Fire Management

Wildland fire management, including prevention and suppression, has been a traditional role of the Forest Rangers job. Today's Ranger is responsible for planning forest fire suppression activities and supervising wildland firefighting forces. Rangers provide training to volunteers and local fire departments in wildland firefighting techniques. Each Ranger is trained and equipped for immediate response to outbreaks of wildfires.

For more information on wildfires, visit DEC's Wildfires webpage.

Continuous Training

Forest Rangers have developed training courses to teach volunteers who assist with searches. They are trained in search management, national incident command system (ICS), map and compass, search techniques, and the use of global positioning system (GPS) units. Rangers are represented on an ASTM National Standards subcommittee for search and rescue and are continually looking for ways to advance and improve the ability of state and local agencies to successfully respond to search and rescue incidents.

hikeSafe

New York State Forest Rangers endorse the hikeSafe program (leave's DEC's website) as a means of preparing hikers and campers for their outdoors

Day in the Life of a Forest Ranger

Ranger Lt. David Pachan

A Look at Lieutenant Pachan's Love for His Forest Ranger Career

"It is very common for a complete stranger to walk up to me and say, 'I always wanted to be a forest ranger. I wish I had your job.' And every time someone says that, it makes me feel incredibly lucky to have this job," Lieutenant David Pachan said.

Pachan knew early on that he wanted to be a forest ranger. He always enjoyed hiking, fishing and camping, so a career involving activities he likes to do while recreating seemed a clear choice for him.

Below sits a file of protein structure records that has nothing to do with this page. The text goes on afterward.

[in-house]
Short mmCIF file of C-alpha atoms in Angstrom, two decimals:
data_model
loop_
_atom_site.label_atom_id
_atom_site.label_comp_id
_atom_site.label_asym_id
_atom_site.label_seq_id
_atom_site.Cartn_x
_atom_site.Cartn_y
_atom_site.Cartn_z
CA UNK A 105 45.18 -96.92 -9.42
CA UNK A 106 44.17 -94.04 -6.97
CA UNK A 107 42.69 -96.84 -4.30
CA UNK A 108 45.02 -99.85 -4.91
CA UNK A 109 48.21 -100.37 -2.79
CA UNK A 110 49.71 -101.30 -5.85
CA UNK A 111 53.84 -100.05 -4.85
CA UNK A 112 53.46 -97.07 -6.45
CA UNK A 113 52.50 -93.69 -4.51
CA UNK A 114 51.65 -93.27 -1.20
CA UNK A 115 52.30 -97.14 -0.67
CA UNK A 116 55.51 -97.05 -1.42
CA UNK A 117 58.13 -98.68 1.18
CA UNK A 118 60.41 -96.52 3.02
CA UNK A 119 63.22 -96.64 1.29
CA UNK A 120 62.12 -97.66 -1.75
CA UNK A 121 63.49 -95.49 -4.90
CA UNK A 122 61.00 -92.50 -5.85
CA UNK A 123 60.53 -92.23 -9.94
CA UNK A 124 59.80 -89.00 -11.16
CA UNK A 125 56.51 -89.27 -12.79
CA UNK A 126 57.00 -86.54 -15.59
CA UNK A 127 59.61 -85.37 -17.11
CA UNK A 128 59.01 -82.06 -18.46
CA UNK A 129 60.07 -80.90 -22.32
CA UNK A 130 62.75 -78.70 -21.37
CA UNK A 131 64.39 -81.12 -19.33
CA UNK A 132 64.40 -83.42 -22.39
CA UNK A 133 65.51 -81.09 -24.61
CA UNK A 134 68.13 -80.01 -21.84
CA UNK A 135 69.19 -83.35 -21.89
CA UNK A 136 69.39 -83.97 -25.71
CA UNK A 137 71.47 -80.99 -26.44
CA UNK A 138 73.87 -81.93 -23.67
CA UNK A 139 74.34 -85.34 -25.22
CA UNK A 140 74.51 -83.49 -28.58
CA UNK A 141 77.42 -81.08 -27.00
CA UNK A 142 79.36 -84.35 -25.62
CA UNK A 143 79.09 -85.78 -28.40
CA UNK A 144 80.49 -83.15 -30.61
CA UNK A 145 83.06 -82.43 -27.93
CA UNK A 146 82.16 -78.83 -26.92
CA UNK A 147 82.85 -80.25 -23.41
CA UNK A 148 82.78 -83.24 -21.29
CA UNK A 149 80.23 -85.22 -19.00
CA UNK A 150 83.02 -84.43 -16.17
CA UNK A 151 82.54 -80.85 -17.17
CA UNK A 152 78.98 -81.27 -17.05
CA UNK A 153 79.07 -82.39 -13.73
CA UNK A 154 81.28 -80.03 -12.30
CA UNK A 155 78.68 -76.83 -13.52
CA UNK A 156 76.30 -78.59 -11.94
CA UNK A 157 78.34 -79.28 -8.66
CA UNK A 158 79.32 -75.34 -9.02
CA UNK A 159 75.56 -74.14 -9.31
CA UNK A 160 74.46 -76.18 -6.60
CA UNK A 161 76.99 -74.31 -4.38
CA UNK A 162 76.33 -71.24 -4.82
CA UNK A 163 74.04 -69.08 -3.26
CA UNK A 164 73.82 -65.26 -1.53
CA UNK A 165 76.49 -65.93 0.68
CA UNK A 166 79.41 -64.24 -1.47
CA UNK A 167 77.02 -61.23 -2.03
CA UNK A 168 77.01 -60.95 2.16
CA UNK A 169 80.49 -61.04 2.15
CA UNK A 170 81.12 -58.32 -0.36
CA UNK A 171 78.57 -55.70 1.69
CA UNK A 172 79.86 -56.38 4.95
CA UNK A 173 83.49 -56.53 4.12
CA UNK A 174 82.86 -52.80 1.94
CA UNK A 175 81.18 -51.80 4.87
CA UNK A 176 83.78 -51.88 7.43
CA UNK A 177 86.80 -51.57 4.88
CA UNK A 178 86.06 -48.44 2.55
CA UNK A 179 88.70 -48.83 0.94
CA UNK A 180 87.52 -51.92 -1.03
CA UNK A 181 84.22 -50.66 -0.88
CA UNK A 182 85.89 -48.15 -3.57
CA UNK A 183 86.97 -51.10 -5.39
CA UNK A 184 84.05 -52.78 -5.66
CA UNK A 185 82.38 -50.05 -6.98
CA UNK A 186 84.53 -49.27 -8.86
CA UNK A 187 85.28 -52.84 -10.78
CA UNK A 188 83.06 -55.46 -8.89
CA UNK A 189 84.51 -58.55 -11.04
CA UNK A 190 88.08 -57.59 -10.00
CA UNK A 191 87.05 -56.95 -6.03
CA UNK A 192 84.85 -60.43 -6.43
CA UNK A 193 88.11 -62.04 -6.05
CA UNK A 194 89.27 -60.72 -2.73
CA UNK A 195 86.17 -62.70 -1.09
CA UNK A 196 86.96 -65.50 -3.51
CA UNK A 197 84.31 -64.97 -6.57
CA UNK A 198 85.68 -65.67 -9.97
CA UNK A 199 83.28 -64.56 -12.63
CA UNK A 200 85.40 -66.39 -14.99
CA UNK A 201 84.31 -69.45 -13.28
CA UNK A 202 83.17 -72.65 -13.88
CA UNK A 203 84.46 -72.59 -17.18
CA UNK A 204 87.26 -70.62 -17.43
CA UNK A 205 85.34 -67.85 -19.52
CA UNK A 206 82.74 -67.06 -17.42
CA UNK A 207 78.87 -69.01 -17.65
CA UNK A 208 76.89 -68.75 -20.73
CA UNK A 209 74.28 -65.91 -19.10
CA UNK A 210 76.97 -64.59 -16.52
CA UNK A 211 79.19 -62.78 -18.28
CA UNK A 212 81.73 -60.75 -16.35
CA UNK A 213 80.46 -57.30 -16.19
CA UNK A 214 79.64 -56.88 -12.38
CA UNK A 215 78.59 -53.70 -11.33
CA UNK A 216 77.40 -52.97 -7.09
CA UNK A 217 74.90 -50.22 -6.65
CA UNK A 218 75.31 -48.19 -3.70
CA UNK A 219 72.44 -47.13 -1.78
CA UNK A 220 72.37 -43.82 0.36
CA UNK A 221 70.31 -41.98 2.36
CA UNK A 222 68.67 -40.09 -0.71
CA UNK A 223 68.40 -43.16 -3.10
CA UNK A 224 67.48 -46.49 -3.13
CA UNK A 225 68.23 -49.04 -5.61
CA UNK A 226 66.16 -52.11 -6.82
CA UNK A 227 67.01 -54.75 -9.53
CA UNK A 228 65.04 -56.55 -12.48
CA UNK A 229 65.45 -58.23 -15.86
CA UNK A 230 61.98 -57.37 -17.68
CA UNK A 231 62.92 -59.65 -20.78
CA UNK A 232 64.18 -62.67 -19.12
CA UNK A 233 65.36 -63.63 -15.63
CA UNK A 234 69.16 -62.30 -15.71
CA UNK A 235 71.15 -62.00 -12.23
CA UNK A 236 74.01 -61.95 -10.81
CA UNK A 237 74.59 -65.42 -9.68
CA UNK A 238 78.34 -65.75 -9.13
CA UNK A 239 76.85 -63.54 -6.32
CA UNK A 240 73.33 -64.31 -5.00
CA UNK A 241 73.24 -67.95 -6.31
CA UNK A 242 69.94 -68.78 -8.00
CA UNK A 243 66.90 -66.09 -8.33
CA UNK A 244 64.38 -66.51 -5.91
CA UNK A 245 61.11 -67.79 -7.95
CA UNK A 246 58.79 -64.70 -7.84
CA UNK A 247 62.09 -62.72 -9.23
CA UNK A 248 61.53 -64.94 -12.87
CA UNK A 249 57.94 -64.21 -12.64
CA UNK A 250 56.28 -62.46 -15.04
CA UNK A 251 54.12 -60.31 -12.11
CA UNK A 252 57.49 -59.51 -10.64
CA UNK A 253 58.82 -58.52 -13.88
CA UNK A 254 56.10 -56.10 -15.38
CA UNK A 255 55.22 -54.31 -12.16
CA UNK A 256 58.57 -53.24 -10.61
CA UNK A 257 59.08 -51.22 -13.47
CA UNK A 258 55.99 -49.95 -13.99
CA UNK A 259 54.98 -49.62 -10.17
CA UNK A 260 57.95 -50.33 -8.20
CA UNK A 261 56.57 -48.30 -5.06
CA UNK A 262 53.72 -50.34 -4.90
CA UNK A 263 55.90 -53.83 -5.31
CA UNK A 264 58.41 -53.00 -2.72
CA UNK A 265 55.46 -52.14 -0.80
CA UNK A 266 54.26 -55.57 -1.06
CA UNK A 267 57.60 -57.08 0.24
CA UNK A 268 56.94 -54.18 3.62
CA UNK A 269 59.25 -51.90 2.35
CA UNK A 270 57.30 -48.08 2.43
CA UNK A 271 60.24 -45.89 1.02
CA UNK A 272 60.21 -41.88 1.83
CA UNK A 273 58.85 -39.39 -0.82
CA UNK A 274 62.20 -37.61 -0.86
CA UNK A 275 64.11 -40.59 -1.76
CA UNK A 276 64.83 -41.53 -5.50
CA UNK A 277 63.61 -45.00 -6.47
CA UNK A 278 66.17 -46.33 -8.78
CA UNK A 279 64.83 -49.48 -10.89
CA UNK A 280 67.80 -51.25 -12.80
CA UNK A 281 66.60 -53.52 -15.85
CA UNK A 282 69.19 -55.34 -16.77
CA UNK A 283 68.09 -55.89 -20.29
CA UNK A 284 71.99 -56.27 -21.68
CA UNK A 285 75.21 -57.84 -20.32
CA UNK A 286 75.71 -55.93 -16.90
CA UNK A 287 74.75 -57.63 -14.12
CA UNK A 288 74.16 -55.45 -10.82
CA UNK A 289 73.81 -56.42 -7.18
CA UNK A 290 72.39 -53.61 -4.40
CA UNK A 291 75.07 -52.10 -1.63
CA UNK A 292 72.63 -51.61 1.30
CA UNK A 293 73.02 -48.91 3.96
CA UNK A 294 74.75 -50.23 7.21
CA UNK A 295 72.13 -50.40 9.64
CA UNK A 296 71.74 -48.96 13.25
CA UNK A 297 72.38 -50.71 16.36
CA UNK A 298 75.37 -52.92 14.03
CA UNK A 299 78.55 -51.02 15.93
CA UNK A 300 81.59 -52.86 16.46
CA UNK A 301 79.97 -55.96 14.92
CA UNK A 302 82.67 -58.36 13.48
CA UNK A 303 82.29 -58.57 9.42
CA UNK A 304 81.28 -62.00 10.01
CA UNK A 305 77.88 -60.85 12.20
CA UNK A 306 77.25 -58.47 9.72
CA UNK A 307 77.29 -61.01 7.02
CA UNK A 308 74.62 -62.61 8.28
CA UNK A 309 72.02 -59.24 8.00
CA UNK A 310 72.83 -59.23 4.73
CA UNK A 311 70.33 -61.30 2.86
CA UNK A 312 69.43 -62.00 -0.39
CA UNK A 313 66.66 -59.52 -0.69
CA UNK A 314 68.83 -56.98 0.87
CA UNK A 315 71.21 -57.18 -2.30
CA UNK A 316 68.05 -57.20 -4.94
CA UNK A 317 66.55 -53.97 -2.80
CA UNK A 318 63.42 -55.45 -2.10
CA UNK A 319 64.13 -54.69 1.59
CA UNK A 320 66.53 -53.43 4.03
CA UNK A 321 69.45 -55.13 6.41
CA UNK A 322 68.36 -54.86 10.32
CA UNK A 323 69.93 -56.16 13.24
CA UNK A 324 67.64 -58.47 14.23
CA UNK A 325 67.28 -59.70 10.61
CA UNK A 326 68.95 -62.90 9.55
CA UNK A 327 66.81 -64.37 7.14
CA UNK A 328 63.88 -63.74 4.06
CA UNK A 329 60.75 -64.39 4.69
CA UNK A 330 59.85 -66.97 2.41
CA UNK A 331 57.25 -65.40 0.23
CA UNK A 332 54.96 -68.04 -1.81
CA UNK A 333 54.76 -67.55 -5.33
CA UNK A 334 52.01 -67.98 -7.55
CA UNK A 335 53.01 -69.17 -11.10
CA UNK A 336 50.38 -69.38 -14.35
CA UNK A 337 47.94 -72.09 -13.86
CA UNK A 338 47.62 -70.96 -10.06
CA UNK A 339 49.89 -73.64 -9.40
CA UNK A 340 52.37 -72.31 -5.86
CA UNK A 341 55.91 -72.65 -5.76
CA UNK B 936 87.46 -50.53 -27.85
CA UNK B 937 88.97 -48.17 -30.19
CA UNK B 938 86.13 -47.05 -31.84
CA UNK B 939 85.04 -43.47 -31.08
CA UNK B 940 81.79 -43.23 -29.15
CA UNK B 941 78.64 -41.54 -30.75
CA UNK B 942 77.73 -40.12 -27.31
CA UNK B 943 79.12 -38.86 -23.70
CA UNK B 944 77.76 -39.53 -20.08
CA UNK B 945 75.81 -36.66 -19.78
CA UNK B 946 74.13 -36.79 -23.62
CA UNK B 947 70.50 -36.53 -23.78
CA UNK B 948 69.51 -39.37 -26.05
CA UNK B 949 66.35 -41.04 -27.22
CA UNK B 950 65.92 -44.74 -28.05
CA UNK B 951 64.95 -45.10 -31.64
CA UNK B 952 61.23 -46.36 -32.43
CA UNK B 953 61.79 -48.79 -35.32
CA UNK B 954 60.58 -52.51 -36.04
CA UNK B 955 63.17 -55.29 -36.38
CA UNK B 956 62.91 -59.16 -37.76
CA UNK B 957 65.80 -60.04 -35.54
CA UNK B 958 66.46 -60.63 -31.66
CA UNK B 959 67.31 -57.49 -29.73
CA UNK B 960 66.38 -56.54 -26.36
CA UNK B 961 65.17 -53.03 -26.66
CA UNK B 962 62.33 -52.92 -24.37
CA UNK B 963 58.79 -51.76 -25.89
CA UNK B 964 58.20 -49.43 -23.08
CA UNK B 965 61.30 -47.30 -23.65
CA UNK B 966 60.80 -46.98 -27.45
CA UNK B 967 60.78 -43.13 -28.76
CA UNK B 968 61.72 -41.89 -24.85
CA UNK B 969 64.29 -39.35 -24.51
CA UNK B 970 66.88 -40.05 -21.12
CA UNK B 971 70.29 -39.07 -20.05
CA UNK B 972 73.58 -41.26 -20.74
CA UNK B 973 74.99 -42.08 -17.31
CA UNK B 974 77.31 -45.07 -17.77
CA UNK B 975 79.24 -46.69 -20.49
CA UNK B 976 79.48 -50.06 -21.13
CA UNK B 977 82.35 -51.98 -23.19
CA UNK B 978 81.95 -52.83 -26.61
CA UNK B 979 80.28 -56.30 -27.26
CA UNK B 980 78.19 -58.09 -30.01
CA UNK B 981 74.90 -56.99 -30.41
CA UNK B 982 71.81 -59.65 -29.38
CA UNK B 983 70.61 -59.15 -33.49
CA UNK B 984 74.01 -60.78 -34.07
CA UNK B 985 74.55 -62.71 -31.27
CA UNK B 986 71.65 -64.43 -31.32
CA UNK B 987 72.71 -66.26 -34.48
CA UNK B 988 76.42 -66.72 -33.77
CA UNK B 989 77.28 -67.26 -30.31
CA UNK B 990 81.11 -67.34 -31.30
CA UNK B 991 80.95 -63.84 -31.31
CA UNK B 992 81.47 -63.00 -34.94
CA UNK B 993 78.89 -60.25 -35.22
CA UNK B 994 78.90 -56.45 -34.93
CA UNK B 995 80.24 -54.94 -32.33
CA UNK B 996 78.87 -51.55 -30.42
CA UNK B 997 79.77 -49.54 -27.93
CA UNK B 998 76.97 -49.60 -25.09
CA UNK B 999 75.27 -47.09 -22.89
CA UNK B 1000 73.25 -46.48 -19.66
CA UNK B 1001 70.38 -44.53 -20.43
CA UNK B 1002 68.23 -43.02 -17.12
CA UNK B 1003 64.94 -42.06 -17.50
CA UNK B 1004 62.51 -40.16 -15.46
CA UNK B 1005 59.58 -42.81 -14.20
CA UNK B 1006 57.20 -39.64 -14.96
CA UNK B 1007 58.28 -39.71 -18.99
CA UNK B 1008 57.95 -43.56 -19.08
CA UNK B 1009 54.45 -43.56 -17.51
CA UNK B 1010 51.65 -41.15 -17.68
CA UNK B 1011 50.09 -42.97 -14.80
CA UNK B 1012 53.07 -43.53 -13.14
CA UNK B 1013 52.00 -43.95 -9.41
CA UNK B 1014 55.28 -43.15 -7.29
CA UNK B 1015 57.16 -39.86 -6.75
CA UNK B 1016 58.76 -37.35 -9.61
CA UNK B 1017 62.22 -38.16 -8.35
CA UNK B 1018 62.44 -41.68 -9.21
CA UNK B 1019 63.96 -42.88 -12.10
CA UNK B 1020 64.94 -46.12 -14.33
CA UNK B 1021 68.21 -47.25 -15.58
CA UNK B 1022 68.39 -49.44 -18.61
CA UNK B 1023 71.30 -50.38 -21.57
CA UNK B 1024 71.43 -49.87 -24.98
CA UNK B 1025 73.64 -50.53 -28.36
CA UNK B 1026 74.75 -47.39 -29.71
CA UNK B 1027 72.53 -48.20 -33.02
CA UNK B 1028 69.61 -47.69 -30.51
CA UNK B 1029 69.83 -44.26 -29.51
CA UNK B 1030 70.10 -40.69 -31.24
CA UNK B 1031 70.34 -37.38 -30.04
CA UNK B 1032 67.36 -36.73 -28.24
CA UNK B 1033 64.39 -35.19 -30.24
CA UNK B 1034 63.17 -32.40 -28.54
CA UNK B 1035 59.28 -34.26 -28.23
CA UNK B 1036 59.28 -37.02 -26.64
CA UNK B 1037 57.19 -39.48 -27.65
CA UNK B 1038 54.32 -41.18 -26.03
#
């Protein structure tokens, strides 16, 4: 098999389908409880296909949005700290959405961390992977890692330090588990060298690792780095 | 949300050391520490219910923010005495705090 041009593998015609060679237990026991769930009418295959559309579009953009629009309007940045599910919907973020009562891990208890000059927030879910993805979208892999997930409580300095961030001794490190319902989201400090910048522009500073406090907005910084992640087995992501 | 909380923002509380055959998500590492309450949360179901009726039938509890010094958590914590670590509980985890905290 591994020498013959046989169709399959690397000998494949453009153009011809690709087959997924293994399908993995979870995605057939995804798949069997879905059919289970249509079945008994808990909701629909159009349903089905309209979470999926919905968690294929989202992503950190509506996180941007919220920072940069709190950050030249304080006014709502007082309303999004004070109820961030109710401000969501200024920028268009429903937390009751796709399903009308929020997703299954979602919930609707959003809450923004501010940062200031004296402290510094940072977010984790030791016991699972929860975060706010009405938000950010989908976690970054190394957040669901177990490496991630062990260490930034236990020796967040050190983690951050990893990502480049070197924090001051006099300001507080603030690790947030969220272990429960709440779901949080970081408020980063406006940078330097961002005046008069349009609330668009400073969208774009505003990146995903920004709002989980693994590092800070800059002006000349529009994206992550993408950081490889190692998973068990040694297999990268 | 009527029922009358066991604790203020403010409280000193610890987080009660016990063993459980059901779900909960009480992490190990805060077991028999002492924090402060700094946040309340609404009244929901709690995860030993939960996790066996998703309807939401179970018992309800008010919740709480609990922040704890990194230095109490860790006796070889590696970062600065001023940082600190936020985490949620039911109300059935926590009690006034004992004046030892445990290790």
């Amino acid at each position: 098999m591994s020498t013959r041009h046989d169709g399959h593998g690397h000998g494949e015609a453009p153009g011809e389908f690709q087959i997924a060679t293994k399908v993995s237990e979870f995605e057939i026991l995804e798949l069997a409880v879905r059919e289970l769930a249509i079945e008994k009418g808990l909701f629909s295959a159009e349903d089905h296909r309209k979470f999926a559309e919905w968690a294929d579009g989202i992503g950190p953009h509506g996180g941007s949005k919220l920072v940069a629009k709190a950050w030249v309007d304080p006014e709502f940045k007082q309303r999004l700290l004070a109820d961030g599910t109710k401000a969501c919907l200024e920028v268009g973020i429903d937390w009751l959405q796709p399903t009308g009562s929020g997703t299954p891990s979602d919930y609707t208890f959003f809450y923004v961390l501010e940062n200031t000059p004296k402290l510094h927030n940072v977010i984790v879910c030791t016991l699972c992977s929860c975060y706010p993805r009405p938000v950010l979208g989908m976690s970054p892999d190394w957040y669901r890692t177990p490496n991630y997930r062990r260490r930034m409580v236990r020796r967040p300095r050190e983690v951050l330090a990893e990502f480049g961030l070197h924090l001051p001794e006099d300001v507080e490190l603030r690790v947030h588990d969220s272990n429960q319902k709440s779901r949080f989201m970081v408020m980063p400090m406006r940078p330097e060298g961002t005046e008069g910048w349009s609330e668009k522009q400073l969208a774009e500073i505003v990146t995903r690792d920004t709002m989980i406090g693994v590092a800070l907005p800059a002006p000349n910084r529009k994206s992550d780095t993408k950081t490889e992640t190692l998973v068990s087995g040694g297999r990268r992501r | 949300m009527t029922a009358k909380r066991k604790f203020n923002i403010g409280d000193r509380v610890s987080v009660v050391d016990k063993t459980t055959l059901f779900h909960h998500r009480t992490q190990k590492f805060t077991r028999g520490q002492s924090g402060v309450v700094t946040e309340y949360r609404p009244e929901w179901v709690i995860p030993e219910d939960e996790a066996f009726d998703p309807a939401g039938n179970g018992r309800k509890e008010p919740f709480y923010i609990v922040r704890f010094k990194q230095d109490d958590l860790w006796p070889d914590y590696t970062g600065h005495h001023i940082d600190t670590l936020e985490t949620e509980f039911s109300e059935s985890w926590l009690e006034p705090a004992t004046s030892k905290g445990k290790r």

What does a forest ranger do exactly?

"Forest rangers are police officers. We enforce all New York State laws with an emphasis on Environmental Conservation Law," Pachan said.

Though the job is seldom routine and you never know what the next day will bring, forest rangers have a few key duties.

They conduct search and rescue missions for lost or injured persons across New York State. They also protect wildlands from fire which includes both fire prevention as well as firefighting.

Public outreach and education are crucial aspects of a ranger's job. "We often visit schools to talk to students about the job of a forest ranger. We also teach search and rescue and wildland fire suppression courses," he said.

Forest rangers focus their law enforcement duties on state lands, protecting them from abuse and ensuring that everyone follows "Leave no Trace" (leaves DEC website) outdoor recreation practices.

Being a Forest Ranger Not for Everyone

"You need to be self-motivated. We work with very limited supervision, "Pachan said, adding, "Good land navigation skills are a must. You have to be comfortable by yourself since you are often navigating in the back country wilderness alone."

But you also have to be good with people. Rangers deal with people all the time. "Nothing is better than when you can help someone who needs it the most, whether they are lost or injured in the woods, or helping someone out because they have a complaint," he said. An extremely rewarding aspect of the job for Pachan is when he tells people about the work and finds out they may be interested but never knew it was a career option.


More about Forest Rangers: